Robertson Lane

Robertson Lane

Source: http://www.therobertsonlane.com/

Much as I love new architecture, I’m always pleased to see projects in which preservation plays an important role. For a variety of reasons – economic, aesthetic, etc. – there’s a tendency these days to scrape old structures from the map and start anew without any reference to what went before.

So I’m particularly happy to watch the progression of the plans for Robertson Lane, in West Hollywood. Designed by internationally renowned architects Hodgetts + Fung, the new mixed-use development will include retail, restaurant, nightlife, hotel, and open space that features a 30-foot-wide pedestrian plaza between La Peer Drive and Robertson Boulevard.

The preservation part of the project involves the retention and reuse of a portion of The Factory, a 1929 building that was later the home of Studio One (“one of the most successful discotheques in the United States”) and a hub of gay culture in Los Angeles. In 2015 the building was listed by the National Trust for Historic Preservation as one of America’s 11 Most Endangered Historic Places.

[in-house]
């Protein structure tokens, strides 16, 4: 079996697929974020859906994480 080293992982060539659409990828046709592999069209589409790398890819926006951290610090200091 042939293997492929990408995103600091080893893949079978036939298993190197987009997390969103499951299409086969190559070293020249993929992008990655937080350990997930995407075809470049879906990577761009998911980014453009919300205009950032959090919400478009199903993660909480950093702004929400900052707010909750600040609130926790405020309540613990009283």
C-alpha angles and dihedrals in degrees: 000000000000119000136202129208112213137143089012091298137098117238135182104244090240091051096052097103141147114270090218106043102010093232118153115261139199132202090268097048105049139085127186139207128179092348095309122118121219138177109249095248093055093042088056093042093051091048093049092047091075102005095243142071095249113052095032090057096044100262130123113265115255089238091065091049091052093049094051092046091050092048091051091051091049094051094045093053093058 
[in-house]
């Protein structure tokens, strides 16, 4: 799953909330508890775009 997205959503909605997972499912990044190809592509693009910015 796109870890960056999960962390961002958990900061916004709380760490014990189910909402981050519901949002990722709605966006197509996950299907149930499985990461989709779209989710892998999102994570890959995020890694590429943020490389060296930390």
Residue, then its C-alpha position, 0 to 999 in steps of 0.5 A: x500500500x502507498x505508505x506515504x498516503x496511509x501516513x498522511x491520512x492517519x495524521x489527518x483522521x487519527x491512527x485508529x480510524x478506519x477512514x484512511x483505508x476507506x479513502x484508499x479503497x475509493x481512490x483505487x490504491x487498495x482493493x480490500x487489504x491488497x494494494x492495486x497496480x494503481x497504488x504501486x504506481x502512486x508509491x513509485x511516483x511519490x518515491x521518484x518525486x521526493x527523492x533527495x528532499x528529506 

While initial plans for Robertson Lane included demolition of The Factory, the West Hollywood Heritage Project recommended the site for listing in the National Register of Historic Places and the State Historical Resources Commission approved the designation in October 2016.

According to the Robertson Lane website, the structure will be “preserved and reimagined to house small-scale retail and cafés,” and will “pay homage to the Factory’s history with elements such as a commissioned art installation, video testimonials, oral histories, commemorative plaques, large scale photographs and public art honoring luminary cultural figures such as Grace Jones, Phyllis Morris, Liza Minelli, Phyllis Diller and Joan Rivers, among others.”

A Draft Environmental Impact Report was filed in March and WEHOville reports that the project is receiving favorable feedback from members of the West Hollywood design review subcommittee as well as from local residents appearing at a meeting of West Hollywood’s Historic Preservation Commission.